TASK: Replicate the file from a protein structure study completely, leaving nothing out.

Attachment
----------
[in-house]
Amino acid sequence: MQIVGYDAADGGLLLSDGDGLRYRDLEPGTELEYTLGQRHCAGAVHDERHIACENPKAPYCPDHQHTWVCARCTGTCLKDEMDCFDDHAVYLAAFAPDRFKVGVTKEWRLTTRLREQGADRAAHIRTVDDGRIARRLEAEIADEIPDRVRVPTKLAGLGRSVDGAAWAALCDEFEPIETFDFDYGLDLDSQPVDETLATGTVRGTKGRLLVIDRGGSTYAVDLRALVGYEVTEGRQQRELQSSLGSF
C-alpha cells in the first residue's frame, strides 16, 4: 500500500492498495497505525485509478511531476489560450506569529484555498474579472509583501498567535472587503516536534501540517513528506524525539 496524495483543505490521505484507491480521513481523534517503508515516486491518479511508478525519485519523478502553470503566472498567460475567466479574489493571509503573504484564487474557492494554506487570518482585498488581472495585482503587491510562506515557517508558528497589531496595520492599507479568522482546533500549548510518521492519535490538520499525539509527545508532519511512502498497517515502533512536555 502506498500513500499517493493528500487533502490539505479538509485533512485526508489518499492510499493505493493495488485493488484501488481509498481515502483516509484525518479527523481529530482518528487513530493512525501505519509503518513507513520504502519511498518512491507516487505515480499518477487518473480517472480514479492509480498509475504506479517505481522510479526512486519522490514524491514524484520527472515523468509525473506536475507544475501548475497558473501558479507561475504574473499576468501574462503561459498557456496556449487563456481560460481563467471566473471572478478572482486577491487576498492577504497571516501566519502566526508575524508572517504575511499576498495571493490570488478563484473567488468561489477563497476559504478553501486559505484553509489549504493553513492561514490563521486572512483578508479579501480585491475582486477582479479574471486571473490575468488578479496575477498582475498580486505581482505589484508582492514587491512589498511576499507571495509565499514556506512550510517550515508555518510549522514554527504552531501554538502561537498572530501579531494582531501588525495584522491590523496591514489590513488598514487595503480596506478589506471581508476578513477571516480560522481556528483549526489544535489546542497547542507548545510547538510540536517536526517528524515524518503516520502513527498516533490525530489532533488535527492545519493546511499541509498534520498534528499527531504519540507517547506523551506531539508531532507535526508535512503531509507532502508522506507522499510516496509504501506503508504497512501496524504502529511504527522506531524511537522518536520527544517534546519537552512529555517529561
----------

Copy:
[in-house]
Amino acid sequence: MQIVGYDAADGGLLLSDGDGLRYRDLEPGTELEYTLGQRHCAGAVHDERHIACENPKAPYCPDHQHTWVCARCTGTCLKDEMDCFDDHAVYLAAFAPDRFKVGVTKEWRLTTRLREQGADRAAHIRTVDDGRIARRLEAEIADEIPDRVRVPTKLAGLGRSVDGAAWAALCDEFEPIETFDFDYGLDLDSQPVDETLATGTVRGTKGRLLVIDRGGSTYAVDLRALVGYEVTEGRQQRELQSSLGSF
C-alpha cells in the first residue's frame, strides 16, 4: 500500500492498495497505525485509478511531476489560450506569529484555498474579472509583501498567535472587503516536534501540517513528506524525539 496524495483543505490521505484507491480521513481523534517503508515516486491518479511508478525519485519523478502553470503566472498567460475567466479574489493571509503573504484564487474557492494554506487570518482585498488581472495585482503587491510562506515557517508558528497589531496595520492599507479568522482546533500549548510518521492519535490538520499525539509527545508532519511512502498497517515502533512536555 502506498500513500499517493493528500487533502490539505479538509485533512485526508489518499492510499493505493493495488485493488484501488481509498481515502483516509484525518479527523481529530482518528487513530493512525501505519509503518513507513520504502519511498518512491507516487505515480499518477487518473480517472480514479492509480498509475504506479517505481522510479526512486519522490514524491514524484520527472515523468509525473506536475507544475501548475497558473501558479507561475504574473499576468501574462503561459498557456496556449487563456481560460481563467471566473471572478478572482486577491487576498492577504497571516501566519502566526508575524508572517504575511499576498495571493490570488478563484473567488468561489477563497476559504478553501486559505484553509489549504493553513492561514490563521486572512483578508479579501480585491475582486477582479479574471486571473490575468488578479496575477498582475498580486505581482505589484508582492514587491512589498511576499507571495509565499514556506512550510517550515508555518510549522514554527504552531501554538502561537498572530501579531494582531501588525495584522491590523496591514489590513488598514487595503480596506478589506471581508476578513477571516480560522481556528483549526489544535489546542497547542507548545510547538510540536517536526517528524515524518503516520502513527498516533490525530489532533488535527492545519493546511499541509498534520498534528499527531504519540507517547506523551506531539508531532507535526508535512503531509507532502508522506507522499510516496509504501506503508504497512501496524504502529511504527522506531524511537522518536520527544517534546519537552512529555517529561